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Beginner 29 Gallon Nano Reef Tank Questions


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I'm in the process of receiving all my gear for my new 29 Gallon Reef Tank and I just wanted to run by my equipment and thoughts for stocking. Any advice or comments are much appreciated, so thanks in advance. I've been doing as much research as I possibly can, however there is so much information to take in, and there are so many different opinions for the right way to do things.



29 Gallon Tank

36" ATI T5HO Bulbs (2) Blue+ and (2) Coral+

Hydor Koralia Evolution Pump (1050-1150)

Hydor Koralia Nano (425)

ViaAqua 50-Watt Heater

HOB and 5 Gallon Sump Tank with an Aqueon Quietflow Return Pump

Aquatic Life RO Buddie (for homeade RO water) along with 160 Gallon Instant Ocean Salt Mix

API Test Kit, Gravel Siphon, Hydrometer, Mag Float



40 LBS Reef Cleaners Dry Rock

40 LBS Reef Cleaners Sand

10 LBS Live Rock


Stocking (in this order):

Clean Up Crew (TBD)

2 Tank Bred Ocellaris Clownfish (20 gallon min)

Various Soft Corals, Polyps, Mushrooms and LPS Corals (TBD)

Saddle Valentini Puffer (30 gallon min)


My questions are:


1) Does my equipment look OK? I haven't opened anything yet so I'd still be able to return it.

2) Should I run my sump and my lights when I perform the initial cycle on the the tank?

3) Is there any particular media I should put in the sump or should i just throw in a live rock and attach a filter sock?

4) While still far from stocking anything in my tank yet, do you think my 29 Gallon would be sufficient for 2 clownfish and a Saddle Valenti Puffer?

5) Is there anything I'm forgetting?


Thanks again for any and all help!

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1. A quick glance over your equipment list looks fine.

2. Lights are up to you, but yes to the sump.

3. Rock rubble and any extra sand (if you want) are more than enough. I would recommend keeping cheato in your fuge too.

4. The 29 is fine for those fish, but just be aware that puffers aren't considered invertebrate safe.

5. That's a lot of rock and sand for a 29 gallon tank. I'd also recommend upgrading your RO to and RODI filter if you can.



Good luck with you tank!

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Your equipment looks pretty good. There are a few things I would have done differently. The API test kits are iffy at best. A 50 watt heater might not be enough, a 50 watt heater in my BioCube 29 could only get the water up to about 75*. Hydrometers, especially if you paid under $10 for it, are finicky and can easily give you inaccurate readings. A refractometer is much more accurate and can be had fairly cheap. Your IO salt mix, is that reef crystals? They sell 2 different types for fish only or for reefs.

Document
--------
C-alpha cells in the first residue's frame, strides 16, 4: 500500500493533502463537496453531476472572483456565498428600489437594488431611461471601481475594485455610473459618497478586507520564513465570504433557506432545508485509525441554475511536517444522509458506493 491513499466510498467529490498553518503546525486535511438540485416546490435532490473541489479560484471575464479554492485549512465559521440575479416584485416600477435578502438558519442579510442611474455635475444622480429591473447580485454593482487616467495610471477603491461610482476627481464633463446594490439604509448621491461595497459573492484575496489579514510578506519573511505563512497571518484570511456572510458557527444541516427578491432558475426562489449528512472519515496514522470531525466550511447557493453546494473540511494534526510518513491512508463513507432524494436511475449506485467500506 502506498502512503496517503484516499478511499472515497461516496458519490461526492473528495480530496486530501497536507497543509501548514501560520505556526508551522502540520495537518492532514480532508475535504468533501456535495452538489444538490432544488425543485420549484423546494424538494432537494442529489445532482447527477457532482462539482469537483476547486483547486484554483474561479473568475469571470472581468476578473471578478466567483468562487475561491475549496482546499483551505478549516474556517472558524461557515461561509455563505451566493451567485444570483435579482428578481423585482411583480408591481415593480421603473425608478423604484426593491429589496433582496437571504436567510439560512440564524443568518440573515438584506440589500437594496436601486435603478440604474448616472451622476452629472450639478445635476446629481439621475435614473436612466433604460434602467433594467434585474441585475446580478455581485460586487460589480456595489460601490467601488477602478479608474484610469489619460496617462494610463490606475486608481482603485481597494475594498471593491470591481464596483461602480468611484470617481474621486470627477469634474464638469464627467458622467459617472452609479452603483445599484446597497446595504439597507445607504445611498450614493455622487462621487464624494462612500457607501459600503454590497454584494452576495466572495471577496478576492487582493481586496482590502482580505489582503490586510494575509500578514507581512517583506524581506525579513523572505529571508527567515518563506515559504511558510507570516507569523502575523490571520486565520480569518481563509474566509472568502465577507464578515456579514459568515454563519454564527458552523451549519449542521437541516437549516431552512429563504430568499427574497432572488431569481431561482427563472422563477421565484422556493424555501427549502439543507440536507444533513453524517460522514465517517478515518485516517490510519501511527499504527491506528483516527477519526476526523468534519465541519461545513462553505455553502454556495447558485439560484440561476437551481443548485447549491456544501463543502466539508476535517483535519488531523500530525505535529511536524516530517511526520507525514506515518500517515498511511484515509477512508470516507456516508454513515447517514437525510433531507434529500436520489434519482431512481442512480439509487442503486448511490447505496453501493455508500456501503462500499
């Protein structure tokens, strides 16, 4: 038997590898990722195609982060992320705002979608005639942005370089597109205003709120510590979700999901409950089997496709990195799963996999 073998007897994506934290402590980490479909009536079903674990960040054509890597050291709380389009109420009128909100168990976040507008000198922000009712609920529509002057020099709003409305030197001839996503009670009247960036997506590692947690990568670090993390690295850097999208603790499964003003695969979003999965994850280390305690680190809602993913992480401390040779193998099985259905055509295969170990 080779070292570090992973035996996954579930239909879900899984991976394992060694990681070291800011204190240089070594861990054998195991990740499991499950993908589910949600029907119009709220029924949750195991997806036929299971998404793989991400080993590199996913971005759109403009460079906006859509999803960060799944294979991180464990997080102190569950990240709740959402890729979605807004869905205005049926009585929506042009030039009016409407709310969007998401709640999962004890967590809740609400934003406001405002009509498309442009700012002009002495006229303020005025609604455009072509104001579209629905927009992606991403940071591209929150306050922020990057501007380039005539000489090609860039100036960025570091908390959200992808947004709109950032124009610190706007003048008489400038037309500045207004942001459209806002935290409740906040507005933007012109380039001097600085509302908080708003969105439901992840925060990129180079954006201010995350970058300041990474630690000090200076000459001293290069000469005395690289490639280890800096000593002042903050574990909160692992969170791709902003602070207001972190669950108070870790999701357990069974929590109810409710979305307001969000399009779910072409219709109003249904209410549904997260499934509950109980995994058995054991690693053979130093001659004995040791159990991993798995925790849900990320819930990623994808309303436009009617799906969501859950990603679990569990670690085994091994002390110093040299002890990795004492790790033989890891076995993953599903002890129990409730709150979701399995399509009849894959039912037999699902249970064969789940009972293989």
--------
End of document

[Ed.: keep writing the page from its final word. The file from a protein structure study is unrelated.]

I would run the sump during cycle but no need for the lights, they will just fuel unwanted algae. I wouldn't run live rock in the sump unless you want very little in the display. There are lots of options for filtration in the sump and HoB. I wouldn't run any during the cycle except for filter floss, change that out every few days. After the cycle you can use macro-algae in the sump or run a skimmer or use chemical products. You can do all 3 if you have the room.


No problems with the clowns, but I know nothing about the puffer, sorry.

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Thanks for the help! I was wondering if the 50 watt heater was enough. I originally purchased that for a 12 gallon fluval. Is it better to have two 50 watt heaters or one that's more powerful. Would having two be beneficial if one fails?


I will definitely purchase the DI cartridge addition for my RO Buddie, as well as a refractometer. I didn't think about the reef salt vs the salt mix. Is that something I can add in later on down the road during water changes when I'm incorporating the corals to my tank or would that be detrimental to the fish?

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The normal IO is fine for coral. Reef crystals is "better," but it shouldn't matter for your softies and lps. If you decide to start going for an SPS dominant tank, then you might get better results from reef crystals, but yes, you can slowly mix this in during water changes without much stress on your livestock.


Two 50W heaters would be better than one 100W. But the 50W might work for your tank, there are a lot of factors such as your location, house ambient temp, type of pumps, type of lights, etc... That being said, I'd go ahead and buy another heater.

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In my experience heaters typically fail in the on position, so having 2 smaller ones won't be of help. Get a 100 or 150 and keep the 50 for emergency back up and to warm up your water change water. A heater controller, if you are not planning on a full blown reef controller, is a good thing too. It uses its own sensor to determine tank temperature, then it applies power to the heater when needed. When the set temp is achieved it removes power from the heater. So even if a heater sticks 'on' the controller saves you from reef soup. I use this one and of course it is even cheaper now than when I bought it!

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